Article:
If It Is On The Internet It Has To Be True – Correct?

I wasn’t going to write this blog as Saturday was supposed to be the end of the world. Throughout the years this claim has been made but I blew them off as some crackpots’ prediction. This time was different in that the national media picked up on it and it was something everyone was talking about it although facetiously.  The internet this time around proved to be an instrumental venue that perpetrated the false prophesy.

In retrospect there is a lesson to be learned here. Just because it is in print, on the internet, or in the news, does not make it true. My generation was taught to question everything, challenge its validity, and then decide for ourselves. Is this something that has been lost over time or have we as a society fallen into a stereotypical mold? I hope not, because it is the basis for creativity and innovation.

The current buzz is energy conservation and rightfully so. But there is so much hype out there that an intuitive person would have difficulty separating the wheat from the chaff. Some positions are skewed by politics and financial aspirations.  A good example is the electric car. Yes it is street clean, but in the broader picture is it really clean? Where does the electricity come from? Coal and natural gas, the two things groups supporting electric cars are against. Then there is the question of where are the toxic batteries going to end up; and what about the “dirty” industries that produced the chemicals and metals used in making these batteries.  I am not stating a position here just presenting a challenge for thought.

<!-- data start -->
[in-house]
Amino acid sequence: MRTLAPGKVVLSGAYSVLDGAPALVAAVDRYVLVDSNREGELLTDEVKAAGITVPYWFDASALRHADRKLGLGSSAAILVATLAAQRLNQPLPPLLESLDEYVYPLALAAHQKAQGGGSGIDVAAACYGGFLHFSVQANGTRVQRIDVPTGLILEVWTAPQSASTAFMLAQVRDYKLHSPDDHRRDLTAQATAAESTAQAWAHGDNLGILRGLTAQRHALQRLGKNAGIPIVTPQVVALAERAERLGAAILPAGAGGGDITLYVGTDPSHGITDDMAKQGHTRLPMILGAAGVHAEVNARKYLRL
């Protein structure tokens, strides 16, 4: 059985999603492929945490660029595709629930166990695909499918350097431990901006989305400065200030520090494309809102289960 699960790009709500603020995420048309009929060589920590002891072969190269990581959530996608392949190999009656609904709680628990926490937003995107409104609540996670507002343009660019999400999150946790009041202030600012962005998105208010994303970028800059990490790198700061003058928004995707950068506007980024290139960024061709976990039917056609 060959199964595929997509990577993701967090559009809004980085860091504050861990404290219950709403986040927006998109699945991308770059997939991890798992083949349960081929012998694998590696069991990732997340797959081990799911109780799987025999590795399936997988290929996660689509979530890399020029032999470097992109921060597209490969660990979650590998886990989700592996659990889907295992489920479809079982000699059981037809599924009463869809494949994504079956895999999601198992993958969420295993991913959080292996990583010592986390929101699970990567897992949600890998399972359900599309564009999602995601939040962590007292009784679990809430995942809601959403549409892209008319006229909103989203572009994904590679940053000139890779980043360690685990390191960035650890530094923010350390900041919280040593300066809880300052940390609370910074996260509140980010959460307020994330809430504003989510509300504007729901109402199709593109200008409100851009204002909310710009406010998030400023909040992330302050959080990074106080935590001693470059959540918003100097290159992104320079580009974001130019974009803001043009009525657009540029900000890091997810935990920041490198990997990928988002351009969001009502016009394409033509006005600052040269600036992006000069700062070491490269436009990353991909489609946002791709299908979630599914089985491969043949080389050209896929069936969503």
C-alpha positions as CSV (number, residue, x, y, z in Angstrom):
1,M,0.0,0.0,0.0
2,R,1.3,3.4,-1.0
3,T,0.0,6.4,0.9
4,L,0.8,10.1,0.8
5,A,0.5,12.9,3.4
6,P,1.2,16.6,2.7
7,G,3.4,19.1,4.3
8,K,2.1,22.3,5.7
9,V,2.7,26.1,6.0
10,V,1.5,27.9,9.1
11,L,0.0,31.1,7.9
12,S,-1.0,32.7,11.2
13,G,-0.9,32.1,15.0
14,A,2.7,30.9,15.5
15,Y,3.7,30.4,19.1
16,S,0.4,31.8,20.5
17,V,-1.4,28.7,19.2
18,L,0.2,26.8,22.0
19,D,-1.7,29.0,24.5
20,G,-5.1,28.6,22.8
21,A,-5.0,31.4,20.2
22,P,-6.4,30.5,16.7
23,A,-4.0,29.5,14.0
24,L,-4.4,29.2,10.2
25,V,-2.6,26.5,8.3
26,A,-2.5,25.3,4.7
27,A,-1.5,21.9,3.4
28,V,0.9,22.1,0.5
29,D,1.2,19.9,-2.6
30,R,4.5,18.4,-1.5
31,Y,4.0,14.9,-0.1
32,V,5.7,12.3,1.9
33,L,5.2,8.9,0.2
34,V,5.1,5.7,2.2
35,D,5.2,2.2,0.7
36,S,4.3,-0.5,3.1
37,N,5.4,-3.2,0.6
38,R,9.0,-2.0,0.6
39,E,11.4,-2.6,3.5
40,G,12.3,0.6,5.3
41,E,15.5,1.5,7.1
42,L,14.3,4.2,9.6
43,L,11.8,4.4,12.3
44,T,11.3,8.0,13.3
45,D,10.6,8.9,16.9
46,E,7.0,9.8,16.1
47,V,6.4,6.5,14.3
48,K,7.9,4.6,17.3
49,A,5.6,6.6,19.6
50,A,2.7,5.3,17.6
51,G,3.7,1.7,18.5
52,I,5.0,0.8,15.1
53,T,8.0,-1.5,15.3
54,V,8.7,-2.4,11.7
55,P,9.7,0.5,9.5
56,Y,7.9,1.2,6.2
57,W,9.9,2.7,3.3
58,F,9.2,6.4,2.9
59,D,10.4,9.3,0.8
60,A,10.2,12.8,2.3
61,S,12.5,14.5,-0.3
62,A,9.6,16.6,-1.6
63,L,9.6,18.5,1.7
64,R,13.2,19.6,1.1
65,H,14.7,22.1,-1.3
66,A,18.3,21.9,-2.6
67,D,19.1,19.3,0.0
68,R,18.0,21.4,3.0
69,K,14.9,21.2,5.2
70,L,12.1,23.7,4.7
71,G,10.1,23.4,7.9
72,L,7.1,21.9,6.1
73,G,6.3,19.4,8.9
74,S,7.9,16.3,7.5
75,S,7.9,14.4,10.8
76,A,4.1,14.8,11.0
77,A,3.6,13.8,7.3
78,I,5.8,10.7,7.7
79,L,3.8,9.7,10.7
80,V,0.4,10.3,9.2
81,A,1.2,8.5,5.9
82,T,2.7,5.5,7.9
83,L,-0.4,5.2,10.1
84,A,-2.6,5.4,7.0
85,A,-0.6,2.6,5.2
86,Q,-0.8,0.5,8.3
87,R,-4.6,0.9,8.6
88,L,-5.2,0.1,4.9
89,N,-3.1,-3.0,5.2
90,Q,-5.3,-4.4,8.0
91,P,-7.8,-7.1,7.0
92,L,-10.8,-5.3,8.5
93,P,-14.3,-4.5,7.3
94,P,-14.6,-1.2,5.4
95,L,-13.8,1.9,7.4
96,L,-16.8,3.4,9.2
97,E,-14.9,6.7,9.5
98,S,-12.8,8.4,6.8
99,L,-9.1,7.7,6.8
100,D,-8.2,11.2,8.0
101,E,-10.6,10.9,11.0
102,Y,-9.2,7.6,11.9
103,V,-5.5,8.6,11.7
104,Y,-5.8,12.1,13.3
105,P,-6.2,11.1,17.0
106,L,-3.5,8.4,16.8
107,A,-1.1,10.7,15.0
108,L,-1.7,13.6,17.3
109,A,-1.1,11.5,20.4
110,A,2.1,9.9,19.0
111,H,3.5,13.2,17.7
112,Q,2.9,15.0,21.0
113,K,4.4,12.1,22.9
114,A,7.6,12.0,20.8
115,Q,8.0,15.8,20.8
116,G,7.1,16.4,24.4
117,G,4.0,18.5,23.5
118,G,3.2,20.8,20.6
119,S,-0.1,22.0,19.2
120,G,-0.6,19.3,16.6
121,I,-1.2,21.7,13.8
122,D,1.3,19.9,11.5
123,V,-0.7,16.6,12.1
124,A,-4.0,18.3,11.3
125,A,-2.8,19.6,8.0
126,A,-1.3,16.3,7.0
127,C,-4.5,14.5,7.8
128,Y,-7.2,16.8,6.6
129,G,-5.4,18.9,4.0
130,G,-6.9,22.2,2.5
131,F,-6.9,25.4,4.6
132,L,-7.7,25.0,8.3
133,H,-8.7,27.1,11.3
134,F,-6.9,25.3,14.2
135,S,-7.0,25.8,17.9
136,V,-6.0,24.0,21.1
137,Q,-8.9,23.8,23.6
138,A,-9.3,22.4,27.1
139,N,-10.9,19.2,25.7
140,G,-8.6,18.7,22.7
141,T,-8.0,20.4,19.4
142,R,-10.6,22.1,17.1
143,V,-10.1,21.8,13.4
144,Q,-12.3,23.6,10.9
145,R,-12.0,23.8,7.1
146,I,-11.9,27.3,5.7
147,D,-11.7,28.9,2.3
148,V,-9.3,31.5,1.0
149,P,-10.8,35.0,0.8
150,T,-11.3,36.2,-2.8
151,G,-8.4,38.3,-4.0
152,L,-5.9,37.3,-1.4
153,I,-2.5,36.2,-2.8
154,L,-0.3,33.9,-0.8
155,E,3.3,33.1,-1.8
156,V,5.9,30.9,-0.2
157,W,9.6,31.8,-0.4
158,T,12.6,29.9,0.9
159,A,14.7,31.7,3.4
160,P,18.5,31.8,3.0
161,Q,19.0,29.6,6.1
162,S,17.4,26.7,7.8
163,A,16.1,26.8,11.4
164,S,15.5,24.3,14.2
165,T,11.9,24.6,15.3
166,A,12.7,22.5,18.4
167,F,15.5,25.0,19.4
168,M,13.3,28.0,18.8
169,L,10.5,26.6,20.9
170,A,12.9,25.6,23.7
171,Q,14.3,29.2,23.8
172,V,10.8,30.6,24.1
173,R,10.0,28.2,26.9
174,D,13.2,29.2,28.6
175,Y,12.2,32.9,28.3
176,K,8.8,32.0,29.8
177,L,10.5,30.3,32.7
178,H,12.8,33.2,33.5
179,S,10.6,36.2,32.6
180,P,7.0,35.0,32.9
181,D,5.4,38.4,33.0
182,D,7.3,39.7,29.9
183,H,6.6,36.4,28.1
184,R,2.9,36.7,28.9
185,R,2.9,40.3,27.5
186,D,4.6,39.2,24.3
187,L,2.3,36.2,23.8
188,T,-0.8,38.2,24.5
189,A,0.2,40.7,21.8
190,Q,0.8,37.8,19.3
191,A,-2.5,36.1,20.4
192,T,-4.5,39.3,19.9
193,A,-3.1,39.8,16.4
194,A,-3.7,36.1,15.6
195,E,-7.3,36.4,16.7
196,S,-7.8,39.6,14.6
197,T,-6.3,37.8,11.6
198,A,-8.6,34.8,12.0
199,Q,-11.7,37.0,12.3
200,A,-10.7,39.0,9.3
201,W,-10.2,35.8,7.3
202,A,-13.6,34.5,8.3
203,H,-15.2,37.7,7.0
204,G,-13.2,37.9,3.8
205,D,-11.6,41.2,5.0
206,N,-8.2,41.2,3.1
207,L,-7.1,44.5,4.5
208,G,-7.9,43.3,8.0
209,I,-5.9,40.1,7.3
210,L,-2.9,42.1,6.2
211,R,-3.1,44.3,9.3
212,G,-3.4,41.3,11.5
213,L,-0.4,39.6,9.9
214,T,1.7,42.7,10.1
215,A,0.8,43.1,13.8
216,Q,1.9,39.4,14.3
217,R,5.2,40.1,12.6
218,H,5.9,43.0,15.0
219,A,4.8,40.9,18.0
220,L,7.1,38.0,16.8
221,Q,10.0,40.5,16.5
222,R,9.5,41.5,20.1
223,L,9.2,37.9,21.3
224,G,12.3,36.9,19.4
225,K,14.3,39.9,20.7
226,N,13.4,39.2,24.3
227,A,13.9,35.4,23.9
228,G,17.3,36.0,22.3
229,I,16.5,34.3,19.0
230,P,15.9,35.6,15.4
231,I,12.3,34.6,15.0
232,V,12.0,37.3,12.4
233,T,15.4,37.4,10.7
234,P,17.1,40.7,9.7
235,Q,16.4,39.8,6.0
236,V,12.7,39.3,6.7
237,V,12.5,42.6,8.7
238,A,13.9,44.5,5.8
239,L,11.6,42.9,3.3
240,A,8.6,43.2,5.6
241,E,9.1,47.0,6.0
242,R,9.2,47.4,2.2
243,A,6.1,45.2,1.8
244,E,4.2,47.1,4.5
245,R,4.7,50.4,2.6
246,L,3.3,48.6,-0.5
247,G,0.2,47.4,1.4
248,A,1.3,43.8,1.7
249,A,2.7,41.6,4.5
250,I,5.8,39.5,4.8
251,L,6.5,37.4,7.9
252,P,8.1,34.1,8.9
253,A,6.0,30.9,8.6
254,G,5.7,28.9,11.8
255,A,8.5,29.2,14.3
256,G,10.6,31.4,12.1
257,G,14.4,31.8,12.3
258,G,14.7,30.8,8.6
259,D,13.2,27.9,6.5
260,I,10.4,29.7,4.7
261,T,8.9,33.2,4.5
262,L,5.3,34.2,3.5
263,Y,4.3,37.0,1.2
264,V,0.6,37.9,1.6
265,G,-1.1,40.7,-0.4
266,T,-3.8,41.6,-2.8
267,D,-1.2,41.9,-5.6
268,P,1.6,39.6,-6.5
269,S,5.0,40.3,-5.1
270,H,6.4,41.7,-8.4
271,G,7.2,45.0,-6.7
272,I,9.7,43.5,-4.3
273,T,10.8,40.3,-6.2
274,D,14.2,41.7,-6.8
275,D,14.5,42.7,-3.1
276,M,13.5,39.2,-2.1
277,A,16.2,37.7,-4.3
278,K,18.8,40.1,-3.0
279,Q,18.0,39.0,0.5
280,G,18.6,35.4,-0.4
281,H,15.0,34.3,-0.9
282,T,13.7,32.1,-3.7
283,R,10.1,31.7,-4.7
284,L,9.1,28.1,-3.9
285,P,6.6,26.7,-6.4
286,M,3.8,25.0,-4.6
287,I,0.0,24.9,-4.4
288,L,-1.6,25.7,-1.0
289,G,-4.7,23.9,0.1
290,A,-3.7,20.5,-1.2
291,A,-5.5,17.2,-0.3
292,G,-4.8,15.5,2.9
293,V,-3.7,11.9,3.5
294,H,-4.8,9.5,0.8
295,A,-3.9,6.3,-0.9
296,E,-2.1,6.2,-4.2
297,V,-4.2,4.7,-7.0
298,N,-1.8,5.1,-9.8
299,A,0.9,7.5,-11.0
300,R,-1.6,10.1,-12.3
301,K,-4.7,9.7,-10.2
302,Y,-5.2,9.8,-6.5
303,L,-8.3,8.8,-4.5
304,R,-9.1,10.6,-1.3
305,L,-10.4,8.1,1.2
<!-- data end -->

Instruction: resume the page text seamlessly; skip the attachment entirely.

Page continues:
The compressed air industry has taken it’s hits by short-sighted critics. In the overall scheme of things, compressed air is not a wasteful energy source if used properly. The key here is proper use. There are applications that compressed makes the most sense and may be the only alternative. As with any energy source, it must be monitored and evaluated.

The wise and efficient use compressed air is the core of EXAIR’s business. Our engineered nozzles more effectively and efficiently use compressed air. Give one of our Application Engineers a call 1-800-903-9247 to see how you can save energy and more effectively use compressed air in your application.

Joe Panfalone
Application Engineer

Phone (513) 671-3322
Fax   (513) 671-3363
Web: www.exair.com
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